YOU ARE AT:Sample Page
Home Carriers In-depth: LTE-U vs. Wi-Fi; industry players pick sides

In-depth: LTE-U vs. Wi-Fi; industry players pick sides

In-depth: LTE-U vs. Wi-Fi; industry players pick sides

Are LTE-Unlicensed and Wi-Fi really pitted against one another from a technological perspective, or has the debate been hijacked by parties protecting business interests? Depending on who you ask, LTE-U is either a new system leveraging unlicensed spectrum that will work in conjunction with Wi-Fi to make life better for the billions of people now using wireless devices, or LTE-U is a huge mistake that will jam Wi-Fi networks and degrade the end user quality of experience.  

CableLabs, a consortium funded by various cable and Wi-Fi companies, is of the opinion LTE-U and Wi-Fi don’t play nice. In a recent blog post, the group said its latest round of testing highlights “the need for the open and collaborative [research and development] that we have long been urging, so that we can find solutions that actually work for everyone. … Hopefully LTE-U proponents will move toward actual collaboration.”

CableLabs went on to note they tested LTE-U and Wi-Fi coexistence in its offices and, more recently, in a residential test house it uses to examine Wi-Fi functionality in an actual home environment. Using off-the-shelf Wi-Fi access points and an LTE signal generator programmed for duty-cycling, CableLabs said it found “Wi-Fi performance suffered disproportionately in the presence of LTE-U.”

CableLabs data seems to be validated by an admission from LTE-U’s own research consortium, LTE-U Forum, which found “there are scenarios where all available channels are occupied by Wi-Fi devices. Without proper coexistence mechanisms, LTE-U transmissions could cause considerable interference on [the] Wi-Fi network relative to Wi-Fi.”

So while it is technically possible for LTE-U and Wi-Fi to interfere with each other, everyone is starting to admit in most cases the interference is a result of bad network architecture and not caused by inherently incompatible technologies.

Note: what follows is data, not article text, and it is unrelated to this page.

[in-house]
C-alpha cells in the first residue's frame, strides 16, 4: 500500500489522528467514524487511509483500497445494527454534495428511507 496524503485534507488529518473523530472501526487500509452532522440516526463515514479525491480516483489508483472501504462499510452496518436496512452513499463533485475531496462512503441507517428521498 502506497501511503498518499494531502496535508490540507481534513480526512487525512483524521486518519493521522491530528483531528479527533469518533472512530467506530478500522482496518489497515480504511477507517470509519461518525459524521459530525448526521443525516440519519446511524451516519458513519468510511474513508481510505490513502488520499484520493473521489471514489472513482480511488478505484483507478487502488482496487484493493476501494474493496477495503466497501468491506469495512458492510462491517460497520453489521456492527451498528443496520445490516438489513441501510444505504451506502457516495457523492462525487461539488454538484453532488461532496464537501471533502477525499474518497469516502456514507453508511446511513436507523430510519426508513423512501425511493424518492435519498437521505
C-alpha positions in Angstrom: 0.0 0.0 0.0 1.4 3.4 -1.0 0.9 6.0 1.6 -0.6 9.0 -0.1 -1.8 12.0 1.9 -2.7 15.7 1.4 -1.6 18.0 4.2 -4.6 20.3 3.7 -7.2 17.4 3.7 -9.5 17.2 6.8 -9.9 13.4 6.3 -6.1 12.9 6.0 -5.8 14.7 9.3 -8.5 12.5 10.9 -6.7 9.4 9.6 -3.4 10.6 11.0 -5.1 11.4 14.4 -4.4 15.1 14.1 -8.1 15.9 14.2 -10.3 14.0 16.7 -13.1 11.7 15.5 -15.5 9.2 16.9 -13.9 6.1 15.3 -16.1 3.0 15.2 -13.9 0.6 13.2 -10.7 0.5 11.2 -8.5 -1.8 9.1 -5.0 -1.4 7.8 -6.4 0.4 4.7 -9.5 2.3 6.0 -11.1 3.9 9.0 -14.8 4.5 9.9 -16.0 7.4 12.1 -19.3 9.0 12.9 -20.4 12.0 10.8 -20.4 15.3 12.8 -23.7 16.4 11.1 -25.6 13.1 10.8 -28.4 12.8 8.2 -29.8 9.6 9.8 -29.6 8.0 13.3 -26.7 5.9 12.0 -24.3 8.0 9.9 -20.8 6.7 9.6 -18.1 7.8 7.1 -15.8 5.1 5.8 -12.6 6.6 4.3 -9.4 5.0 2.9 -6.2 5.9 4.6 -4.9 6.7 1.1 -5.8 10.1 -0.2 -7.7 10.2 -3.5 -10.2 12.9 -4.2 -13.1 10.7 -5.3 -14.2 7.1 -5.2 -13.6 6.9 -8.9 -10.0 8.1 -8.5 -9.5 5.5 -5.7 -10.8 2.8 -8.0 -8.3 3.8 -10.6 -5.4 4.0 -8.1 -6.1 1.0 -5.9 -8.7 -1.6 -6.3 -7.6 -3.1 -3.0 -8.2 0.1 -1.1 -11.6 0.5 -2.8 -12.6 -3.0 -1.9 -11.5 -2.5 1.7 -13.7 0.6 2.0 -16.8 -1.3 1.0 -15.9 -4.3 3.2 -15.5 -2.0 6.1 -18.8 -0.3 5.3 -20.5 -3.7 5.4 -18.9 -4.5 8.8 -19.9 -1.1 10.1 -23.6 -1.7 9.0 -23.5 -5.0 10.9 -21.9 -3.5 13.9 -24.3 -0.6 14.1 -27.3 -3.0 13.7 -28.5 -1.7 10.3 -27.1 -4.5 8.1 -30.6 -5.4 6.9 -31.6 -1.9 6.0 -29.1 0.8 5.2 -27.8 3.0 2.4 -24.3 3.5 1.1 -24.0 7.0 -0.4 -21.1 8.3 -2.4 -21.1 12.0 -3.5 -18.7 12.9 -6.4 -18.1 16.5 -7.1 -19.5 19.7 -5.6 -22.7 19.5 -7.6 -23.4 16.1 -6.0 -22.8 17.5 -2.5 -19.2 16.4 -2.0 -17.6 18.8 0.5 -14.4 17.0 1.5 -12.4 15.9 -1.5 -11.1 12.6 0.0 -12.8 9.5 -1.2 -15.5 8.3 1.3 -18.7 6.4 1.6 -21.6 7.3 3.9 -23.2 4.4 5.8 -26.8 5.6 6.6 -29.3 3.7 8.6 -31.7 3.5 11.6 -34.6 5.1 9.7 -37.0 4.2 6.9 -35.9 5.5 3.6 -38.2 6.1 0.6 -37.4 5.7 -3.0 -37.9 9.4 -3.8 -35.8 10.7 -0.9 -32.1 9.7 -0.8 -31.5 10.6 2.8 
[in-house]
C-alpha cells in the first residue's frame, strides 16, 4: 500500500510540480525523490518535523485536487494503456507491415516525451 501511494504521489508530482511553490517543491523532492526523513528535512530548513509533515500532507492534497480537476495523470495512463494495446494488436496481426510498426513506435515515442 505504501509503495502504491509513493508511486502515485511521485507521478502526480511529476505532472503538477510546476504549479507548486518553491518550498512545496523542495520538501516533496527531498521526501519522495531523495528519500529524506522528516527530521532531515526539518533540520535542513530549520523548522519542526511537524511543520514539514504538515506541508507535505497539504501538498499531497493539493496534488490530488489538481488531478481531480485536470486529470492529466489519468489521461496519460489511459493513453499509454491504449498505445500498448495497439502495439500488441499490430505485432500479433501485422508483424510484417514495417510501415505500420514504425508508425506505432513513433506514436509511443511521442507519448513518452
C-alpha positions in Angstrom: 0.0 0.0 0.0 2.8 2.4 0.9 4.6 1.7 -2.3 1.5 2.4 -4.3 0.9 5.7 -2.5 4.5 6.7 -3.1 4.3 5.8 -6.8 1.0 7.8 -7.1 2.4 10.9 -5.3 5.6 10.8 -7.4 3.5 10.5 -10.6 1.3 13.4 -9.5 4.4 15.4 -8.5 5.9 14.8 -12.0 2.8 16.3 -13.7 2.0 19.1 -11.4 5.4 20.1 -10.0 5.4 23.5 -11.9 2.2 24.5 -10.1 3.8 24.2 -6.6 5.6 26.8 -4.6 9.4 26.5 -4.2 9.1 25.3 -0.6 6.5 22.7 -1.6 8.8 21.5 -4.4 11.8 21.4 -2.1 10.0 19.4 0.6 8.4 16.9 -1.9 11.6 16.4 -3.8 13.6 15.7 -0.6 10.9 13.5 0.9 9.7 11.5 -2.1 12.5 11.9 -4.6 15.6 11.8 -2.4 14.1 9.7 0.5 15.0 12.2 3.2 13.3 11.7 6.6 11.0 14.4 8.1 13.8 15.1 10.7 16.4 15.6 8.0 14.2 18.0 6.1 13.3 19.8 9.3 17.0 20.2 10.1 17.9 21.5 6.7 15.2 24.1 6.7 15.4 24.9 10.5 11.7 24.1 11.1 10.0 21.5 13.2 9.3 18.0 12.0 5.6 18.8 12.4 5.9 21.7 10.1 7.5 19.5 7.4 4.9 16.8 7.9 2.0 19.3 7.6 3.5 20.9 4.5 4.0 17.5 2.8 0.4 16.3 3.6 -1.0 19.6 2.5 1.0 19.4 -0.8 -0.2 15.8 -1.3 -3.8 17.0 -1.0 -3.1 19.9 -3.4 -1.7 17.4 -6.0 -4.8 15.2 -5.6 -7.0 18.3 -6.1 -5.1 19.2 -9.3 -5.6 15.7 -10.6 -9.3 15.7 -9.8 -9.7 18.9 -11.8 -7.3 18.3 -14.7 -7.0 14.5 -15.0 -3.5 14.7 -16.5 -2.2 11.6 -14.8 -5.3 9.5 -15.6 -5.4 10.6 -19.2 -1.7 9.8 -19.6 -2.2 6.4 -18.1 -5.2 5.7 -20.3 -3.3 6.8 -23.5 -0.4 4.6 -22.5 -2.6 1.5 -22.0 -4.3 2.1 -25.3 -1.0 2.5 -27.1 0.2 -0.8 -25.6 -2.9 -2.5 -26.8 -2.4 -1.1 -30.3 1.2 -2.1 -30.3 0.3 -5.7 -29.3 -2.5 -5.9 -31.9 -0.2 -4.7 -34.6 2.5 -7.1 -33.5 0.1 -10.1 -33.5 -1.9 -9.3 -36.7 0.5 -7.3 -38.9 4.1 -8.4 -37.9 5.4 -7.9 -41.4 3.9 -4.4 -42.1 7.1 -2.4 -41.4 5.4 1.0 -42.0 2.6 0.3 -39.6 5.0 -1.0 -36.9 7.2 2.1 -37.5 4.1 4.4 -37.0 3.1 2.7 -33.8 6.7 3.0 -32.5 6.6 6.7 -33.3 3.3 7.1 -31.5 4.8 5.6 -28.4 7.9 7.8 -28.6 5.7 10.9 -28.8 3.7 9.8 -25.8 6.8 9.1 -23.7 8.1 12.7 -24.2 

At the recent unveiling of Qualcomm’s 820 Snapdragon processor in New York City, RCR Wireless News asked Sherif Hanna, Qualcomm’s senior technical marketing manager, his opinion on LTE-U/Wi-Fi debate.

“There is no LTE-U versus Wi-Fi,” Hanna said. “There is only LTE-U and Wi-Fi together.”

This echoed statements Hanna had made earlier in the event when unveiling the Snapdragon 820’s ability to seamlessly transition between Wi-Fi, LTE-U and traditional LTE based on signal strength. “Qualcomm is as much a Wi-Fi company as it is an LTE company.”

Even Wi-Fi’s staunchest proponents are coming to accept the future will, most likely, see a universe in which Wi-Fi and LTE-U coexist. The Wi-Fi Alliance recently unveiled its initial coexistence guidelines.

As a reminder, there are two flavors of LTE-U that are being debated — the most controversial of which is the proprietary form being driven by a group of vendors and operators in the LTE-U Forum, which relies on duty-cycling in order to reduce interfere with Wi-Fi; and the standardized license-assisted access, which relies on a listen-before-talk approach. The final spec for LAA is still working its way through the standards process. Qualcomm has an infographic that breaks down the differences (see below) and also mentions its MuLTEfire technology designed for standalone LTE-over-unlicensed deployments.

Tim McDonough, VP of marketing at Qualcomm, told RCR Wireless News that at this point everyone is already planning to use both the technologies and the debate has become, “like an argument over politics or religion.”

McDonough’s colleague Neville Meijers, SVP of business development for Qualcomm, during the recent CTIA Super Mobility event, pointed to numerous tests conducted by Qualcomm and others that suggest Wi-Fi and LTE-U can share spectrum. So what’s the holdup?

“I think it has gone beyond a technical discussion,” Meijers said. “I think it’s a business issue. Now it’s really a discussion around the opportunity for wireless carriers to utilize unlicensed spectrum. They’re already utilizing the unlicensed spectrum for purposes of data offload and giving consumers a better experience. If that experience can be enhanced through LTE-U … why not leverage that?”

Previous article Bluegrass completes build on Verizon rural LTE program
Next article Telefónica Deutschland to integrate O2 and E-Plus networks
Contributing Jeff Hawn was born in 1991 and represents the “millennial generation,” the people who have spent their entire lives wired and wireless. His adult life has revolved around cellphones, the Internet, video chat and Google. Hawn has a degree in international relations from American University, and has lived and traveled extensively throughout Europe and Russia. He represents the most valuable, but most discerning, market for wireless companies: the people who have never lived without their products, but are fickle and flighty in their loyalty to one company or product. He’ll be sharing his views – and to a certain extent the views of his generation – with RCR Wireless News readers, hoping to bridge the generational divide and let the decision makers know what’s on the mind of this demographic.

Editorial Reports

White Papers


Featured Content